Prices were up 4.8 percent from September 2011, setting yet another post-bubble record. All signs point to steady recovery in the housing market.
The market looks good on paper because of artificially low interest rate policies by… (November 27, 2012, by 1boarder) MORE
Bitter Loneliness – Everyone person does have that ‘right’. Most people feel that they… (November 27, 2012, by UnderWaterToo) MORE
Seattle-area home prices kept climbing in September, according to the closely watched Standard & Poor’s / Case-Shiller home price index.
Prices were up 4.8 percent from September 2011, setting yet another post-bubble record. August’s 3.4 percent year-over-year gain had been the previous high.
Seattle-area prices now have increased year-over-year for five straight months, according to Case-Shiller.
The numbers are for the Seattle metropolitan area — King, Snohomish and Pierce counties. The September statistics, the most recent available, were released Tuesday.
Seattle prices also increased 0.3 percent between August and September, reversing a 0.1 percent decline from July to August.
Nationally, Case-Shiller’s 20-city composite index was up 0.3 percent month-over-month and 3 percent year-over-year. Eighteen of the 20 metropolitan areas Case-Shiller tracks saw prices rise from September 2011 levels, with only Chicago and New York experiencing declines.
In Phoenix, prices jumped 20.4 percent over the 12-month stretch to lead all cities; prices in Atlanta showed a modest 0.1 percent increase, ending 26 straight consecutive year-over-year declines.
Prices increased in 13 cities between August and September, led by 1.4 percent increases in Las Vegas and San Diego.
“It is safe to say that we are now in the midst of a recovery in the housing market,” said David Blitzer, chairman of the Index Committee at S&P Dow Jones Indices.
When seasonal factors are taken into account, September’s increase from August is even more impressive, he added.
The Seattle area’s Case-Shiller score for September was 142.09, meaning prices were 42.09 percent higher than in January 2000. The metropolitan area’s high, 192.30, came in July 2007.
The region’s lowest score since the real-estate bubble burst, 128.99, occurred in February. Since then prices have risen a little more than 10 percent.
But, despite those gains, Seattle’s September Case-Shiller score still is lower than it was from March 2005 to October 2010 — a stretch of more than five years.
Two experts offered differing forecasts on what’s immediately ahead for housing nationally.
“We will see the market continue to strengthen as inventory available for sale continues to decline,” said Richard Green, director of the University of Southern California’s Lusk Center for Real Estate.
“Additionally, Case-Shiller is a month behind, so these results do not reflect the full strength of price movements that occurred in October and so far this month.”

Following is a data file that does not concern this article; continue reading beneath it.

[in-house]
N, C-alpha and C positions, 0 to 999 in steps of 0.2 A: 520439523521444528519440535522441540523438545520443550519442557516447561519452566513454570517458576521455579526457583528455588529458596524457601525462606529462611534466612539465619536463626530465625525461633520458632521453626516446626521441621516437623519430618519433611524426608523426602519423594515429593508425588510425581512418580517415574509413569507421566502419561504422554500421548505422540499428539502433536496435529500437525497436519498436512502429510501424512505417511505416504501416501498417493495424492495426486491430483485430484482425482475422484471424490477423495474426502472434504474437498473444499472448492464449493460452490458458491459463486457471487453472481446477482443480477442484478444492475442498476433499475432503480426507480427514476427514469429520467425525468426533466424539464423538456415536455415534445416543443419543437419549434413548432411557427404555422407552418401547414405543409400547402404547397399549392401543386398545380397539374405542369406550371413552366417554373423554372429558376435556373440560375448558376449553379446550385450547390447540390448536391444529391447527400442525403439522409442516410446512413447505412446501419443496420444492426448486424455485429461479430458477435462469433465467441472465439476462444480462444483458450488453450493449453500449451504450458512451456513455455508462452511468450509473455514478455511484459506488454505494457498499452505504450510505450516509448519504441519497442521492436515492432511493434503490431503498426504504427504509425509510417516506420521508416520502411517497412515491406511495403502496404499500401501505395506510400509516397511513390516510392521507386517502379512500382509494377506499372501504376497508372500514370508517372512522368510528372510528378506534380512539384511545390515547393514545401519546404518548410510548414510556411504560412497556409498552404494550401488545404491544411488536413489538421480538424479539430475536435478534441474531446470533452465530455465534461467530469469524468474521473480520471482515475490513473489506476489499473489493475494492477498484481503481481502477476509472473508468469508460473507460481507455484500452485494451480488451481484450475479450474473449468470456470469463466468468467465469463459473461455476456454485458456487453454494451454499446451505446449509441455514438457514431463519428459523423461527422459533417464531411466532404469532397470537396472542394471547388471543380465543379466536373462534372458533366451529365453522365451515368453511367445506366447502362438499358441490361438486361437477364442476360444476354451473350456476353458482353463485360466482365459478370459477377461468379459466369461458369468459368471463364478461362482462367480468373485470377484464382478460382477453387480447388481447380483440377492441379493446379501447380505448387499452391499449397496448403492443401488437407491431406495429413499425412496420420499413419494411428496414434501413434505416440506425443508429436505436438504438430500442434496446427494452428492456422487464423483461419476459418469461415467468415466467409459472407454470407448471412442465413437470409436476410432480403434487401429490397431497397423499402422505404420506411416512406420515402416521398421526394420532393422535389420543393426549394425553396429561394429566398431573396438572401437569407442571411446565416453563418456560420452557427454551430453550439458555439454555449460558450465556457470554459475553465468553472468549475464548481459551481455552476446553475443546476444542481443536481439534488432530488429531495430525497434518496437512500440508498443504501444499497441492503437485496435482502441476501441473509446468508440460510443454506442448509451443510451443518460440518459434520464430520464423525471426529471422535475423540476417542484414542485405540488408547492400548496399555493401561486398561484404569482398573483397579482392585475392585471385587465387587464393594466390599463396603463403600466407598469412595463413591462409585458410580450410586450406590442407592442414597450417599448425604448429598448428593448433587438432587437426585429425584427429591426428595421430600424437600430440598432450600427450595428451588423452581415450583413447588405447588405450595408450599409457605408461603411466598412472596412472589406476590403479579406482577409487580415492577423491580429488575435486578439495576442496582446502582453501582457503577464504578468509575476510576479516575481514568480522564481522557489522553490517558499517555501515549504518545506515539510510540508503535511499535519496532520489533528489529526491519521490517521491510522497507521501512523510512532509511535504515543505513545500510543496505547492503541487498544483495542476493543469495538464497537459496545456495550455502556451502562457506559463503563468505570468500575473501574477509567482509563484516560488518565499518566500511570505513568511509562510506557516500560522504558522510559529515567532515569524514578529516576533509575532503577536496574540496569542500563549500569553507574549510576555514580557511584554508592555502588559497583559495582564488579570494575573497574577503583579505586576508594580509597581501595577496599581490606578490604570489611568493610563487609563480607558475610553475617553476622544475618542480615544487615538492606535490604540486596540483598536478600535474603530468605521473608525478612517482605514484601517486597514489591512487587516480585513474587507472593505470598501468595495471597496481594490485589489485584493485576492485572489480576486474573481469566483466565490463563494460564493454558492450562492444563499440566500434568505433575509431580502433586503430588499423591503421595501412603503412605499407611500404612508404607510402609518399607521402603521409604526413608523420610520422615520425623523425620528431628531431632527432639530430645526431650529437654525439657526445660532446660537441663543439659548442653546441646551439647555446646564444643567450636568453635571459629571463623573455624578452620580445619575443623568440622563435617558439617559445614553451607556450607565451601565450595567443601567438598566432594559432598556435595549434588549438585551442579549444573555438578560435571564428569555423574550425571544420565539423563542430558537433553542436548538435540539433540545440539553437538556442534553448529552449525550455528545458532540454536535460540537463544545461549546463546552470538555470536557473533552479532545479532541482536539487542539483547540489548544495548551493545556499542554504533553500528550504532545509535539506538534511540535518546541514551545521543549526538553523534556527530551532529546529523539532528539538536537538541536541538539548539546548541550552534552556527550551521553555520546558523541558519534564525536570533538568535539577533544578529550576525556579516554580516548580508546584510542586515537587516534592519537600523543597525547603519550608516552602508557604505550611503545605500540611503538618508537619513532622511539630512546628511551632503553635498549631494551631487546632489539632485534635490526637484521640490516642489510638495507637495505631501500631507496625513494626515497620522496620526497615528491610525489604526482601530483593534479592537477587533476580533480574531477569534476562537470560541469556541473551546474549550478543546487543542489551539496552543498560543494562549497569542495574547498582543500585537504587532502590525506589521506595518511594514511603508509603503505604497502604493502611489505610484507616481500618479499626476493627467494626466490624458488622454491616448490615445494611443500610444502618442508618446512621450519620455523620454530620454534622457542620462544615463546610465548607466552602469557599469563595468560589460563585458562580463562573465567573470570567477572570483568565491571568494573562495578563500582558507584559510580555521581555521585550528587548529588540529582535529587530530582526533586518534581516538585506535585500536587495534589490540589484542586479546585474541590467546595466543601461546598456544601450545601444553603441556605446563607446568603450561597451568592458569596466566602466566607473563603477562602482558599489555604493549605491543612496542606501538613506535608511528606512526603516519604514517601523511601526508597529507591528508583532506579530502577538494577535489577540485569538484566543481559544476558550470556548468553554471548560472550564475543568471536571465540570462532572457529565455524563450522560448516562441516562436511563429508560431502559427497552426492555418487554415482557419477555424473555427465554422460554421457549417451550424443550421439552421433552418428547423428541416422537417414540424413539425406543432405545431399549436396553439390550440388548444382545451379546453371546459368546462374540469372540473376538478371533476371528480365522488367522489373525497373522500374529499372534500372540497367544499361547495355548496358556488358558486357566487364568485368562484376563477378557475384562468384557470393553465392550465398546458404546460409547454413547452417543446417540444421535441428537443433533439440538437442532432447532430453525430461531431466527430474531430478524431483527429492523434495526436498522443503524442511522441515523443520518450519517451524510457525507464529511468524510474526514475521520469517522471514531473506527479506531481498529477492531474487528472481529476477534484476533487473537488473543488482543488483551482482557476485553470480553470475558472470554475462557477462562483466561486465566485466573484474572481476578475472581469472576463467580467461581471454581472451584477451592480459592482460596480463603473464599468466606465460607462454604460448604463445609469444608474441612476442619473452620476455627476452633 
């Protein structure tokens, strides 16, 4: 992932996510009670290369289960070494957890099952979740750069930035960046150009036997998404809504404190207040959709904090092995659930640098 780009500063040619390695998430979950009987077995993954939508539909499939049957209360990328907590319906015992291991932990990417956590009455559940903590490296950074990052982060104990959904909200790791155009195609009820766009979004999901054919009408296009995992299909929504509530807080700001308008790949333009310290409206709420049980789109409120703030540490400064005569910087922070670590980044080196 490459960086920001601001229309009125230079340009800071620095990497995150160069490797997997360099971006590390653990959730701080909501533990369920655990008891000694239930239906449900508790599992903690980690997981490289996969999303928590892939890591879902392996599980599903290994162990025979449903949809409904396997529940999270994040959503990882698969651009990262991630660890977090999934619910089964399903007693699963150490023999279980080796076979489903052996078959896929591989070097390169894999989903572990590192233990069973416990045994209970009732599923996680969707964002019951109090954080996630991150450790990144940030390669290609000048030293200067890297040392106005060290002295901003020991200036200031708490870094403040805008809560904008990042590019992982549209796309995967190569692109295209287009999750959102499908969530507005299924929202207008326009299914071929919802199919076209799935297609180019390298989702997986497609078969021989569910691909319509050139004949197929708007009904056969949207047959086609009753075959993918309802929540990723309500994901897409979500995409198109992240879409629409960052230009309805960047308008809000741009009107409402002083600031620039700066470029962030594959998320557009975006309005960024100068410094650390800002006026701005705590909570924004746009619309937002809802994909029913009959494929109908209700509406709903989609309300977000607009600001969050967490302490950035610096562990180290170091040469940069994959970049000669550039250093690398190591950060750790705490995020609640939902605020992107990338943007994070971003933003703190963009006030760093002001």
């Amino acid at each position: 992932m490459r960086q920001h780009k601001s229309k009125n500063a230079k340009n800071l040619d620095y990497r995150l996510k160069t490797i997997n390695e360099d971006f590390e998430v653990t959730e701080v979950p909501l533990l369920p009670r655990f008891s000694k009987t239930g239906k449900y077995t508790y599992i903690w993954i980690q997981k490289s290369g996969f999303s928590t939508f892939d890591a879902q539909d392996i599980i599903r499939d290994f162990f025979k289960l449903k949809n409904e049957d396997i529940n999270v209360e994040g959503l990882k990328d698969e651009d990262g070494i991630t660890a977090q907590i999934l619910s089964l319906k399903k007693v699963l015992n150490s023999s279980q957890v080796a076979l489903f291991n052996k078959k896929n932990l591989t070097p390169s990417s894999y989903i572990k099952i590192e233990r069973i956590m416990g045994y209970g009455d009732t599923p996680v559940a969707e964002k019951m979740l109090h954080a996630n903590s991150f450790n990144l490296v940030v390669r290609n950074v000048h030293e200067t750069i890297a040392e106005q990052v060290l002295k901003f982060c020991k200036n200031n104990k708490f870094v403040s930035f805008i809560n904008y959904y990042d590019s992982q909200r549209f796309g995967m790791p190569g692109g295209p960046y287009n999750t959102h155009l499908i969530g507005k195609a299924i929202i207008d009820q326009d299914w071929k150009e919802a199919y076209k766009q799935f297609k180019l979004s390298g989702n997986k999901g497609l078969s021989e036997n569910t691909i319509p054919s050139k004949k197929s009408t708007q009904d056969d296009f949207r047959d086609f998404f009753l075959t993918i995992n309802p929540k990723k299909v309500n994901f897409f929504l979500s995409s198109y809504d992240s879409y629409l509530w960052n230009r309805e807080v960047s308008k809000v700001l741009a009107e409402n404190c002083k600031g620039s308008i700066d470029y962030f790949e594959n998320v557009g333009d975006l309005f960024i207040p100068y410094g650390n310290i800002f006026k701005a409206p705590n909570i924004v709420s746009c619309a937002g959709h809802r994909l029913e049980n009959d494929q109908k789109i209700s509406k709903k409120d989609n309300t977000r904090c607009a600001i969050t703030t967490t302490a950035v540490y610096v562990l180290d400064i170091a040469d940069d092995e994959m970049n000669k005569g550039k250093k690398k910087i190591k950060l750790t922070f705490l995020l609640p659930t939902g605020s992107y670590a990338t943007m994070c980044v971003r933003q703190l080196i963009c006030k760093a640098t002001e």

But Stan Humphries, chief economist at Seattle-based online real-estate marketplace Zillow, said September probably is “the last hurrah” this year for month-over-month price gains.
He attributed that to seasonal factors and a projected increase in the number of bank-repossessed homes in the sales mix.
“This shouldn’t, however, be a cause for concern,” Humphries added, “as the Case-Shiller indices will still end the year up more than 3 percent from year-ago levels, clear evidence of a durable housing recovery.”
Steady increases in home prices have helped encourage more potential buyers to come off the sidelines and purchase homes. And more people may put their homes on the market as they gain confidence that they can sell at a good price.
Higher home prices can also make homeowners feel wealthier and more likely to spend more. Consumer spending accounts for about 70 percent of the U.S. economy.
A big reason for the rebound is that the excess supply of homes that built up before the housing crisis has finally thinned out. The number of previously occupied homes available for sale has fallen to a 10-year low. The inventory of new homes is also near the lowest level since 1963.
At the same time, more people are looking to buy or rent a home after living with relatives or friends during and immediately after the Great Recession.
Those trends are also pushing up home sales and construction. Sales of previously occupied homes are near five-year highs, excluding temporary spikes in 2009 and 2010 when a homebuyer tax credit boosted purchases.
Builders, meanwhile, are more optimistic that the recovery will endure. A measure of their confidence rose to the highest level in six and a half years this month. And builders broke ground on new homes and apartments at the fastest pace in more than four years last month.